That, of course, means that this is confession time—I'm a Scooby-Doo fanatic. My house is full of Scooby paraphenalia, either bought for me when I was age-appropriate, or by me when it was a little creepier. I hated the feature film, but love all the recent direct to video movies, even the one that featured Eco-Goths. While I loathe Scrappy-Doo and Flim-Flam, I feel that Vincent Prince was a welcome addition to the series, playing the preposterously titled Vincent van Ghoul. So how exactly do I go about reviewing a game that, amazingly, seems to have been designed specifically for me? By looking at it in two ways: first, how effective it is as a piece of manufactured nostalgia aimed specifically at people like me; and secondly, how it performs as a 3D platforming game.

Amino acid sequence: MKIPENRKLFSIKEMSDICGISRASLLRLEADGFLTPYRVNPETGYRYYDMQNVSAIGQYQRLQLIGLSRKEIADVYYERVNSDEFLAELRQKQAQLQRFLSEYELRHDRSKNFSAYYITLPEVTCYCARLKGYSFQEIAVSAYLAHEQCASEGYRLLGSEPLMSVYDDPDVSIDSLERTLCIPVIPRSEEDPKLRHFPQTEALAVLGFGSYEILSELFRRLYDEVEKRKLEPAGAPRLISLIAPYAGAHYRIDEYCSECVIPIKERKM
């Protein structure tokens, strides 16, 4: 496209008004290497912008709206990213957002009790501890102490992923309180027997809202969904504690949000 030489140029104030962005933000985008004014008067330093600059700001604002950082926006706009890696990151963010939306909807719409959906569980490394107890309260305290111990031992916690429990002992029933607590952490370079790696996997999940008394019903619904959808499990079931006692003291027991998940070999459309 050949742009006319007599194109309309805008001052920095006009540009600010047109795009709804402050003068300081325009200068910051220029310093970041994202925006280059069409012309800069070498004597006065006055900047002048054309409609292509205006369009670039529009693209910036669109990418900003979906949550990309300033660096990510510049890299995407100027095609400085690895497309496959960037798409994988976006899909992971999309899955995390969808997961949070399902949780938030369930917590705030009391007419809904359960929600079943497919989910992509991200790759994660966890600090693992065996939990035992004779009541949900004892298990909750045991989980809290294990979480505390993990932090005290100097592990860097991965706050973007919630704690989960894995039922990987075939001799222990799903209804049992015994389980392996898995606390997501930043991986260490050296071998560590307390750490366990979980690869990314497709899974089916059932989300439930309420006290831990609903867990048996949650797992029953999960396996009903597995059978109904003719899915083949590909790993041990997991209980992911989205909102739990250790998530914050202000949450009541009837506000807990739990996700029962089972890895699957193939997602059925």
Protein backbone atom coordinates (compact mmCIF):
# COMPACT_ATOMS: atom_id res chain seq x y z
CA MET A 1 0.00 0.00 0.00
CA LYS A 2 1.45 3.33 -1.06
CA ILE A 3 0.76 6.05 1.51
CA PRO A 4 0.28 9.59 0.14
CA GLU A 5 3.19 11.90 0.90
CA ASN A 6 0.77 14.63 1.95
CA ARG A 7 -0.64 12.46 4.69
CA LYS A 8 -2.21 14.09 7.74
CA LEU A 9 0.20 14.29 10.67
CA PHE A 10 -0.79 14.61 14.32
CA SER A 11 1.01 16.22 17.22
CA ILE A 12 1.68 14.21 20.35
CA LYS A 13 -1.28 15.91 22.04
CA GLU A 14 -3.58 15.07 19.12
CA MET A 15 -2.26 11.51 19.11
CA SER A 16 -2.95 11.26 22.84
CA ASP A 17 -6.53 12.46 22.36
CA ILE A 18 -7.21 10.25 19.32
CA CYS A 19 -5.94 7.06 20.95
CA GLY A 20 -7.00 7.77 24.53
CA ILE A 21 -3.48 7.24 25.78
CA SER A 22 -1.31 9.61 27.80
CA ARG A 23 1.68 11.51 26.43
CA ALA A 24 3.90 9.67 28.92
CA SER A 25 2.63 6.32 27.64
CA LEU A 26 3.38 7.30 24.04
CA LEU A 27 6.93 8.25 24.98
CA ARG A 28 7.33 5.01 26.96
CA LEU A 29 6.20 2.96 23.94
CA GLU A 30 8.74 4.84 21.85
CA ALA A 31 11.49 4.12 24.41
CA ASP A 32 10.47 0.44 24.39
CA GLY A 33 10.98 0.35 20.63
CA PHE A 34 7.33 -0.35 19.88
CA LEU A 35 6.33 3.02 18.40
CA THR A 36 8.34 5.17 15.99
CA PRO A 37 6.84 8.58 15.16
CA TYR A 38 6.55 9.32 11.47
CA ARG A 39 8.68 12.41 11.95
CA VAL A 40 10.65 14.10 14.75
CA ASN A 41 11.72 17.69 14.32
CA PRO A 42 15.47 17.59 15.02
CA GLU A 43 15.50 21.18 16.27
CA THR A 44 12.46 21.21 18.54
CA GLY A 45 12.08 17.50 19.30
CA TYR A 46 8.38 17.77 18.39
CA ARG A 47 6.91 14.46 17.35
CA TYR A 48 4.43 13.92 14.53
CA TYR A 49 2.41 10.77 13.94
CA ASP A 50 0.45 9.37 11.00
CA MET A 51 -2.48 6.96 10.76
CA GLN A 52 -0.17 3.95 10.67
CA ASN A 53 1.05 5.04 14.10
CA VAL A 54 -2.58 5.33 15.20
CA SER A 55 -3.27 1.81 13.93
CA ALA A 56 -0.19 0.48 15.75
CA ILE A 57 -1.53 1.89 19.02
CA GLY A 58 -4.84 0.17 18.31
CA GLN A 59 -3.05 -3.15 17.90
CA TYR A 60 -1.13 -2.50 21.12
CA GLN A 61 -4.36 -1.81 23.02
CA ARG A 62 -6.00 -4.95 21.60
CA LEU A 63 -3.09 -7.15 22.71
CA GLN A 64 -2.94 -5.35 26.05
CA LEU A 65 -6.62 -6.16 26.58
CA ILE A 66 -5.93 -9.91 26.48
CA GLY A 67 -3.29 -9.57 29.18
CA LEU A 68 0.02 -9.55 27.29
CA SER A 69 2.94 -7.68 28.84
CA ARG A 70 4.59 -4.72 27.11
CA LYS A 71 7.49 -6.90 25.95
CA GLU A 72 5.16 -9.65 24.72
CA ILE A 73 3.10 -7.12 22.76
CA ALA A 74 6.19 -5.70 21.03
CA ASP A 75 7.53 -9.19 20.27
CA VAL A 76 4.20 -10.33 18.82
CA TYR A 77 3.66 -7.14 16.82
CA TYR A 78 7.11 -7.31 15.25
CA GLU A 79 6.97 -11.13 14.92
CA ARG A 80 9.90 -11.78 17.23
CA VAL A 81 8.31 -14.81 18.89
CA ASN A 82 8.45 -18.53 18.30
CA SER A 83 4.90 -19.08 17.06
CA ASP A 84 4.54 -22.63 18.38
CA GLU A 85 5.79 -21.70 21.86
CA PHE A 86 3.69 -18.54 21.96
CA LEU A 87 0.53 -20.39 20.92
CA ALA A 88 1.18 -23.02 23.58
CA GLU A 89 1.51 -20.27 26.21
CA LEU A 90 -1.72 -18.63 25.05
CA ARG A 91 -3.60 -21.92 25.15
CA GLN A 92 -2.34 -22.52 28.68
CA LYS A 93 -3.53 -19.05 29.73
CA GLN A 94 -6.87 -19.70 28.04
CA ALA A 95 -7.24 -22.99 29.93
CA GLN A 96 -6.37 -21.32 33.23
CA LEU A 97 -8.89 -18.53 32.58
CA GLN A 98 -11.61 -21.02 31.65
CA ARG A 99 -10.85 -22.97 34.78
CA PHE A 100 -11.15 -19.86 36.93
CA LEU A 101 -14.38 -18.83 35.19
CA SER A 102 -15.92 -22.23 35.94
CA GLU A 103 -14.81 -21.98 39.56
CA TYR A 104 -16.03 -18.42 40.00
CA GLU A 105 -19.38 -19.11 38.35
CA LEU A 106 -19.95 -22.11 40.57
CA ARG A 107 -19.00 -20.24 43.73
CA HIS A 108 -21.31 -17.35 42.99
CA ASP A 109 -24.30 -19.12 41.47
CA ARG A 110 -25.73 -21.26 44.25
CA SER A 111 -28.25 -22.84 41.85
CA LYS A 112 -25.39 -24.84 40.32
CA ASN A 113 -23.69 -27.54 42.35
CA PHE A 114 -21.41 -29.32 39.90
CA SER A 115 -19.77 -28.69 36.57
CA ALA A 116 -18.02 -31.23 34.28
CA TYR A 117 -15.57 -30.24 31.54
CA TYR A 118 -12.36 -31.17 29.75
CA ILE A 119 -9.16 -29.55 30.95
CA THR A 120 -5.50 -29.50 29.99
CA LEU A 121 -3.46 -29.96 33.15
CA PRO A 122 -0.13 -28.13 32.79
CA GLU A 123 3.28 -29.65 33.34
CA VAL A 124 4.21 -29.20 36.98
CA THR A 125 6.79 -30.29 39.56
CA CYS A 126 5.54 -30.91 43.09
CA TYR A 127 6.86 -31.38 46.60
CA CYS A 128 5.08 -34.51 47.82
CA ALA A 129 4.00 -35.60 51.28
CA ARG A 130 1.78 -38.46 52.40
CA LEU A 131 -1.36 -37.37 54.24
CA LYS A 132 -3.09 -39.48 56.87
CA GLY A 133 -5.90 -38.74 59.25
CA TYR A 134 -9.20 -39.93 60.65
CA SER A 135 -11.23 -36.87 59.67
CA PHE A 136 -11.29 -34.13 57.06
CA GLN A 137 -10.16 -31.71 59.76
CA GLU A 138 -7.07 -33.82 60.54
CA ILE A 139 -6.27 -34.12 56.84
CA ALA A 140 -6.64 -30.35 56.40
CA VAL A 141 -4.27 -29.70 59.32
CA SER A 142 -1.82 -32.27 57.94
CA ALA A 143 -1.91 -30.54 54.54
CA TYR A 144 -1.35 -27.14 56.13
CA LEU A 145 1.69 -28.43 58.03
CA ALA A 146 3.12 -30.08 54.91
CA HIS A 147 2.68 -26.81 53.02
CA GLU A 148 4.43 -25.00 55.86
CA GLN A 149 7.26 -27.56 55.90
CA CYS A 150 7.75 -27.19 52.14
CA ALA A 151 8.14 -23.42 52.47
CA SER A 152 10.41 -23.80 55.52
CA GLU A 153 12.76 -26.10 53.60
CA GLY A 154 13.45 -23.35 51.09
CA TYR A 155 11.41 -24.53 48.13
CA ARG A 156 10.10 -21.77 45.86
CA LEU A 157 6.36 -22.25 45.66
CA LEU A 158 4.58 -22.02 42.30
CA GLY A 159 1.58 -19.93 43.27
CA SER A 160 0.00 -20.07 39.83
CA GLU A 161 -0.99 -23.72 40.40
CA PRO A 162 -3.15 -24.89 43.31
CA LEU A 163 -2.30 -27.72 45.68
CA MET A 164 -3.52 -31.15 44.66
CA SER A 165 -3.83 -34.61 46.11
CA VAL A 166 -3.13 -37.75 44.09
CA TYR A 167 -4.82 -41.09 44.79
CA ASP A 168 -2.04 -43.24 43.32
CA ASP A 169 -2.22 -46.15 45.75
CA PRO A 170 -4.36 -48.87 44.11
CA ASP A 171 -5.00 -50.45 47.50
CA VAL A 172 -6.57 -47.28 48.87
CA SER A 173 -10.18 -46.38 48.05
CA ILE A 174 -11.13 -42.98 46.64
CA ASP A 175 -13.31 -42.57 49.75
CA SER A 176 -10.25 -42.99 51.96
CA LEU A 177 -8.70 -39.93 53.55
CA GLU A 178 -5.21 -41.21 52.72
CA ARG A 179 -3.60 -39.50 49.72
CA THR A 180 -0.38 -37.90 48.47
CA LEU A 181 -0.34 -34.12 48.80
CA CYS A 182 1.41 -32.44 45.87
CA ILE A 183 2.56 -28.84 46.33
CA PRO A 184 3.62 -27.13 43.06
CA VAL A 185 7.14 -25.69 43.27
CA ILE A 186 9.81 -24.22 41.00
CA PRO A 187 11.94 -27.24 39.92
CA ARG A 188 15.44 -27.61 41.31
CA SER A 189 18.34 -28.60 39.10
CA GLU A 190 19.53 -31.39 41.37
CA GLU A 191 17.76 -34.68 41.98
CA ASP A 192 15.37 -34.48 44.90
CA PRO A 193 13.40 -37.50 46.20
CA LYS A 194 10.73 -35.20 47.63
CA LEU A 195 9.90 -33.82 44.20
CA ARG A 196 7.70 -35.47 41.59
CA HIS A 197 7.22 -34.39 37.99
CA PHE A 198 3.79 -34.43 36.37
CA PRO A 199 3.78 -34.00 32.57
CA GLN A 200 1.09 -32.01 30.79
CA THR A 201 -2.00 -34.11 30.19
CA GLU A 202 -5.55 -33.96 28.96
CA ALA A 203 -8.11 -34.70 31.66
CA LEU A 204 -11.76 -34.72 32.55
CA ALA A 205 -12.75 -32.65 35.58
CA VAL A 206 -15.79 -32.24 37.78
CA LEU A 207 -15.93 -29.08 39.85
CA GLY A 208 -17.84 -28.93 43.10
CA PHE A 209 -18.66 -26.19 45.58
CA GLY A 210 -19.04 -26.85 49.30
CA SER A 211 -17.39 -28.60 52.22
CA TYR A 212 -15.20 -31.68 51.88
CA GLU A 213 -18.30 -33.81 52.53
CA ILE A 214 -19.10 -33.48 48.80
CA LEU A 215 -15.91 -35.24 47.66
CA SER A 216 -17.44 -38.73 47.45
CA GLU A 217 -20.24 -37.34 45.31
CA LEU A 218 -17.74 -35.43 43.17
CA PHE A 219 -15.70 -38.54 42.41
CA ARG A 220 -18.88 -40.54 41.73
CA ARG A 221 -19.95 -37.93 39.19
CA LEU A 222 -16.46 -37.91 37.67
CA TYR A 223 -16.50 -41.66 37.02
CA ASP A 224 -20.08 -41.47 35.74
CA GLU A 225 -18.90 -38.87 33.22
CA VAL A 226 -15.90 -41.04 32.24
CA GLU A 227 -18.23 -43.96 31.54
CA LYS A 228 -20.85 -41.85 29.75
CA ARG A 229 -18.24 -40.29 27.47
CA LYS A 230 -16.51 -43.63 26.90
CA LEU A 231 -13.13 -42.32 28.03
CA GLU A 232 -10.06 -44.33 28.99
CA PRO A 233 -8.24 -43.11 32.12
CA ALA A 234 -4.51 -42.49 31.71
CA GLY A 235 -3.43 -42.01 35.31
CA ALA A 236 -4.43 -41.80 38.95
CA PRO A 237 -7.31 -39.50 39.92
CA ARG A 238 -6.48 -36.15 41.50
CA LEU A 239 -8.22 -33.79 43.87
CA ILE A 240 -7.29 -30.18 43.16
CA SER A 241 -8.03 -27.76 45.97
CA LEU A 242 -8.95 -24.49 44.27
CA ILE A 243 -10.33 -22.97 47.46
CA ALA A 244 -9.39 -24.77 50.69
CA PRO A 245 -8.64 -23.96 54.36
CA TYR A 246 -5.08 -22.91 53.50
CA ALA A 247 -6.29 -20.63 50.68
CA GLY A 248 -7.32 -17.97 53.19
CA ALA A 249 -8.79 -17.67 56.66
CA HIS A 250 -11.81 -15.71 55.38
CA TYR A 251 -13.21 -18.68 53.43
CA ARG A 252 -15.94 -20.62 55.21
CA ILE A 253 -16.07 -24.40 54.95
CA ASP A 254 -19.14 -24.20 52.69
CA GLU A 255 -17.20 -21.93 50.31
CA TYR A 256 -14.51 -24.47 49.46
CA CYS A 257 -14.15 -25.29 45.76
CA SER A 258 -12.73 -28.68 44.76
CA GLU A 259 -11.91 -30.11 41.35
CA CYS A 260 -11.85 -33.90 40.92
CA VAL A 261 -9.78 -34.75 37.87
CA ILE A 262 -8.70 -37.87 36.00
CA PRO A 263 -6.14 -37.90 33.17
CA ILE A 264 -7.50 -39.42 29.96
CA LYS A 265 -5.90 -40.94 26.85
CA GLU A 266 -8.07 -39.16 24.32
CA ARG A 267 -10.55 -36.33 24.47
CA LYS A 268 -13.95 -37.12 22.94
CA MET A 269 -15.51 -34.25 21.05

This game really couldn't work any harder to attract longtime fans of Scooby Doo. This is apparent from the first moments of the game's opening movie. I'd be lying if I tried to claim that my heart didn't melt when I realized that the developers had decided to open the game with a perfect 3D recreation of the original cartoon's opening sequence. It's all there, every scene, every beat, and every monster—with one exception: the Ghost of Hyde has been replaced with the game's lead villain, The Mastermind. Since the Mastermind looks a whole lot like the ghost of Hyde anyway, this is forgivable.